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Saudi Report 2021: The evolving role of social media, by Socialize’s Ailidh Smylie

Socialize’s Ailidh Smylie draws out actionable brand insights from We Are Social/HootSuite’s KSA Digital 2021 research report.

Between 2020 and 2021, social media users in Saudi Arabia surged from 25 million to 27.8 million; an 8 per cent year-on-year growth equating to 80 per cent of the country now using social networks and messenger services. We’ve deep-dived into KSA Digital 2021, published in partnership between We Are Social and Hootsuite, to understand the unique data patterns and behaviours in the kingdom – highlighting four key trends for 2021 and beyond.

1) Human connection drives hyperconnection

A year of intermittent lockdowns has seen social media channel penetration for almost all platforms rise ahead of global trends, with the biggest increases seen on YouTube (+14.5 per cent), Twitter (+13 per cent) and TikTok (+12.8 per cent) when comparing the KSA Digital 2020 and 2021 reports.

So why are Saudi consumers such fans of Snapchat and Twitter? Why are they commonly described as ‘hyperconnected’, ‘socially savvy’ and‘ digital natives’ in the first place? Because – data.

We know they spend, on average, 3 hours and 6 minutes on social a day – ahead of the global average of 2 hours, 25 minutes. They also have on average almost 10.4 social accounts per head, two more than the global average. When combining these stats, with Saudi’s young average consumer age of 32 and their high uptake of smartphone usage (98.7 per cent of 16- to 64-year-olds) it isn’t so surprising. Then add in the high percentage of expats (roughly 30 per cent), as well as geographical barriers and cultural benefits of private platforms like Snapchat; we see that to KSA consumers social is culture. Hyperconnectivity equals human connection.

Brand Takeaway: Rather than getting distracted by the (big) numbers, try asking first and foremost: Why do we want to engage with them in the first place? Then: Are they using social in a particular way that will help unlock a two-way communication? Which platforms would be most relevant to their motivations? Finally: How can I use channels to achieve desired outcomes? And remember, you don’t need to use them all. Our audience is truly platform-fluid.

2) Gaming becomes social media

As Peter Mazloumian, Head of SLZ Gamez, puts it, “For starters, Covid-19 made a gamer out of most of us. With a new-found abundance of time at our disposal, we started seeking new ways to keep ourselves entertained.” This rings true when looking at KSA, where gaming has become a growing area of interest, with a huge 91 per cent of internet users aged 16-64 reporting they play games on any device. Console play, in particular, has grown, from 19 per cent to 35 per cent, for an extra 25 minutes per day, when comparing our Digital 2020 and Digital 2021 reports.

Brand Takeaway: Our three ‘rules of play’ are:

Read the room: When playing on new turf we need to respect existing online cultures; offer more than self-serving product placements, and instead use time to create a positive impact in the communities.

Not just any ad: Creative has to be crafted with the spirit of gaming at its core, born from truths that gamers can connect with and executed bespoke to platforms and communities.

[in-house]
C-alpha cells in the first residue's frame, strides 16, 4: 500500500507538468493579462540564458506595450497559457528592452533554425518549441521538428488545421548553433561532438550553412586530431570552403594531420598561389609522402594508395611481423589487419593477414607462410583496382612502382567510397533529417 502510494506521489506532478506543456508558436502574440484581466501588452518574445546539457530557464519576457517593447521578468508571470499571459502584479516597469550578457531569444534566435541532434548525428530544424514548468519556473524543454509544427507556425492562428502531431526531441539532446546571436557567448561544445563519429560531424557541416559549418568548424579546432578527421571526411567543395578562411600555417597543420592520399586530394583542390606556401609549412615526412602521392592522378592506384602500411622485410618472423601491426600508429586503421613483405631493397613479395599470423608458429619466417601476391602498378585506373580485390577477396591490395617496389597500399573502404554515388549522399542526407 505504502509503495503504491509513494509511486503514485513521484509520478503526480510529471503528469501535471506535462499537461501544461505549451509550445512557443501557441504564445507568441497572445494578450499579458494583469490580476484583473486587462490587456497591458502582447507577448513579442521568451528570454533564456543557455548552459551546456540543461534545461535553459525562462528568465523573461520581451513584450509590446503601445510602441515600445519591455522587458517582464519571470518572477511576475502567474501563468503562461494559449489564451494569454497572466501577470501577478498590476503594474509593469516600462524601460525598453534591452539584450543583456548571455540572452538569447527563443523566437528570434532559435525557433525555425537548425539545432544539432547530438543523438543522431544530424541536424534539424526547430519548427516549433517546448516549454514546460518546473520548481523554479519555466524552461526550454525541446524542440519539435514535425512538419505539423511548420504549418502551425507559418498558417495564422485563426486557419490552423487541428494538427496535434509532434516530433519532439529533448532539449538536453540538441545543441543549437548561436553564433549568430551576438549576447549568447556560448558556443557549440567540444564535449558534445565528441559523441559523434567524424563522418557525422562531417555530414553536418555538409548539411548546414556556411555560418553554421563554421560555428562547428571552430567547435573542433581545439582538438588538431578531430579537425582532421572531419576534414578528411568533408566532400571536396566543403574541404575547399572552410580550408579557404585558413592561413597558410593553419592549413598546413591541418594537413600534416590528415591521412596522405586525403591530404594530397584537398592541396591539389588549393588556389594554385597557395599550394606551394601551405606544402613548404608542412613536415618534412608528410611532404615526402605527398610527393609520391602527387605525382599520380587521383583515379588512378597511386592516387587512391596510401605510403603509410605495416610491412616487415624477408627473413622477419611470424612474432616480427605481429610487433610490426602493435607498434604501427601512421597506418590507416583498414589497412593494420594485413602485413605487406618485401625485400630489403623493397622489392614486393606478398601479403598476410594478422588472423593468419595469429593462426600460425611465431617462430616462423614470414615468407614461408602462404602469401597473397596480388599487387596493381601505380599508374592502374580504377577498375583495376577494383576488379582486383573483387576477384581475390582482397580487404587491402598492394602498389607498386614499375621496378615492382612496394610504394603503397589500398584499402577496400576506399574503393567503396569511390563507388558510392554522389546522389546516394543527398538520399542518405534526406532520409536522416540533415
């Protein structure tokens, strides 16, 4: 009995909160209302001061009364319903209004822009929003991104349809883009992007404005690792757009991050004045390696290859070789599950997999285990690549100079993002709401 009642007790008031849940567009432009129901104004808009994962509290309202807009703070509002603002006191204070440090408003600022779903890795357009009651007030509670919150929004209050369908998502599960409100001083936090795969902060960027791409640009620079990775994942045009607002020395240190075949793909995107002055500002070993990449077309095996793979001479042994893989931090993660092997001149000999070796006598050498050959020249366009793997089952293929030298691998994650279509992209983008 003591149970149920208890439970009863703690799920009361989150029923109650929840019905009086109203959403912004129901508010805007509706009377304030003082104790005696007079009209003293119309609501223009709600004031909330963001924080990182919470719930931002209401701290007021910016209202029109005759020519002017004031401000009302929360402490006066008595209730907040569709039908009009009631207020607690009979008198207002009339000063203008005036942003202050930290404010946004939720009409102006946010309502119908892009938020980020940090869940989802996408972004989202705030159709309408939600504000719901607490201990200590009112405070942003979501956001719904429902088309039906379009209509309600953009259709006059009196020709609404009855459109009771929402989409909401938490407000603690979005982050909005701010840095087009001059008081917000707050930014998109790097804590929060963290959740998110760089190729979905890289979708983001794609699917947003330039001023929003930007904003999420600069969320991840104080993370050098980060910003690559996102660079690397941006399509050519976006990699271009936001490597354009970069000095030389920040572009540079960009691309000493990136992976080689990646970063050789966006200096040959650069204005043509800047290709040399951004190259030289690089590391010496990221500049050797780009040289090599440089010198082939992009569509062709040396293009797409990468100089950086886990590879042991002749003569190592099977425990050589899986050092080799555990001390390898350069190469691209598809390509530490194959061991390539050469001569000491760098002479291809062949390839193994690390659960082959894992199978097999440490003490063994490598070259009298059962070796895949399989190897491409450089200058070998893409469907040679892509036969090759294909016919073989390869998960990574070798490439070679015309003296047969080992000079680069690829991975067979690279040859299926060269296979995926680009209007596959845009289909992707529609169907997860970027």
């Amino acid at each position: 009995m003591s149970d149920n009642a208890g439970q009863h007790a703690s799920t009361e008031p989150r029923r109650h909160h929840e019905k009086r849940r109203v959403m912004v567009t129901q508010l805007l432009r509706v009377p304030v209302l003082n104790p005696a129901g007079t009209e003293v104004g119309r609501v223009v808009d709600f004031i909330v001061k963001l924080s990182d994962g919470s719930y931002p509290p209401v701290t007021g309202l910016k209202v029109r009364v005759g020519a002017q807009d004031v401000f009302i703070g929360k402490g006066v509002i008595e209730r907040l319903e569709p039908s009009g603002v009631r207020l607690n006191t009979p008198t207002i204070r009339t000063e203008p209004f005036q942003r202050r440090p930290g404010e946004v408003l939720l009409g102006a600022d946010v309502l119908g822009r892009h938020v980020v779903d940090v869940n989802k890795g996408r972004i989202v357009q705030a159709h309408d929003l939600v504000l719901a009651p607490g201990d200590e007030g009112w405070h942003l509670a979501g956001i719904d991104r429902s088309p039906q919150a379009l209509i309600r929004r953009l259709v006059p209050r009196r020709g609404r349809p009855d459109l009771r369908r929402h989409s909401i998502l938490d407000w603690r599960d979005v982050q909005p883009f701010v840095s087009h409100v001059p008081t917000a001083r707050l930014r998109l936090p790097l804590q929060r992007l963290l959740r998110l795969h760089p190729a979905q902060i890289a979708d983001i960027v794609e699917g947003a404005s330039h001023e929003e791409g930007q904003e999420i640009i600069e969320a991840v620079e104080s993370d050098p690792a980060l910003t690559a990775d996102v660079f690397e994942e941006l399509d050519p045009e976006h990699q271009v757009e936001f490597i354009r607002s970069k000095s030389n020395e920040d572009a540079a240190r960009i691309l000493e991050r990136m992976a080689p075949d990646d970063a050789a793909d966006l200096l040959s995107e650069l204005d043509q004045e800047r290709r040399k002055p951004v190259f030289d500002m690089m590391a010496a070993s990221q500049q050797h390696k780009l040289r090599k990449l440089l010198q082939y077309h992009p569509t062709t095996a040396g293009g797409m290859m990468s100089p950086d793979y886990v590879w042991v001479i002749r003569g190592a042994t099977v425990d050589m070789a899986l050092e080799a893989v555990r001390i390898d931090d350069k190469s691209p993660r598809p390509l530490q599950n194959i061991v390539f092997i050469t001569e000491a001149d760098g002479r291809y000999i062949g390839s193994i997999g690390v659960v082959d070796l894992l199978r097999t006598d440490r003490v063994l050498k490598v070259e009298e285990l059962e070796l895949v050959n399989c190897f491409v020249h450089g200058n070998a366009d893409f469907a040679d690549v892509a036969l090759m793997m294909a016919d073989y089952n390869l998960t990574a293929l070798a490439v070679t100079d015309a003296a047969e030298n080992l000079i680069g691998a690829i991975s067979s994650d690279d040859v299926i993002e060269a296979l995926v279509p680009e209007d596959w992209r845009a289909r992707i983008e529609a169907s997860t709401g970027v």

Play like a streamer: Take Twitch, for example. Whether bringing gaming characters to life or ‘raiding’ streams of smaller channels for a good cause, remember the platform’s purpose, and let brands enter the lives of gamers by simply playing alongside them.

3) The switch from search to social search:

Between 2020 and 2021, we’ve finally seen the scales tip. In KSA, the preferred primary way to conduct brand research among internet users aged 16-64 is to refer to social media, with 60 per cent using this channel, ahead of 58 per cent who use search engines. No other channel is close in terms of use – in third place comes consumer reviews, which 38 per cent of this group use to do brand research.

This could be a direct result of a distinct lack of Arabic-first search approaches from brands, favoured instead by Arabic-first social approaches, which result in richer Arabic social content, and search strategies primarily in English.

Brand Takeaway: When we say ‘social search’, it’s important to remember consumers don’t just actively visit brands’ social pages. Search is conducted in numerous ways via hashtags, explore tabs, shopper tabs, Instagram Reels, vloggers and influencers, and ads served. Brands must adopt a multi-faceted approach, so they’re visible and available in the right spaces for your consumer. This also allows for organic frequency – the more they see you across different channels in different forms, the stronger your brand recall will be.

4) Age-agnostic e-commerce growth

The growth of e-commerce in KSA has been accelerated by Covid-19, with consumers forced to shop from their homes – and the extended length of the pandemic forming long-lasting habits. With this, we’ve seen the use of shopping apps increase from 55 per cent to 68 per cent year-on-year in KSA, and an annual growth of 38 per cent in the consumer products e-commerce market.

The surprising takeaway from the data is that internet users in Gen Z (age 16-24) are no more likely to use e-commerce than millennials (25-34) or even young Gen X. In fact, each age range from 16-54 has similar e-commerce adoption, and we only really see a drop off with consumers aged 55+.

Brand Takeaway: All consumers shop online. Brands need to be where the consumer is (which is everywhere) with a focus on ‘aggressive’ acquisition of new customers and first-party data. Measurement is key to understanding how to strategically, and often very quickly, pivot an approach, as well as keeping up to date with the rapidly changing ecosystems and inventory available to continually optimise the ever-fluid consumer journey.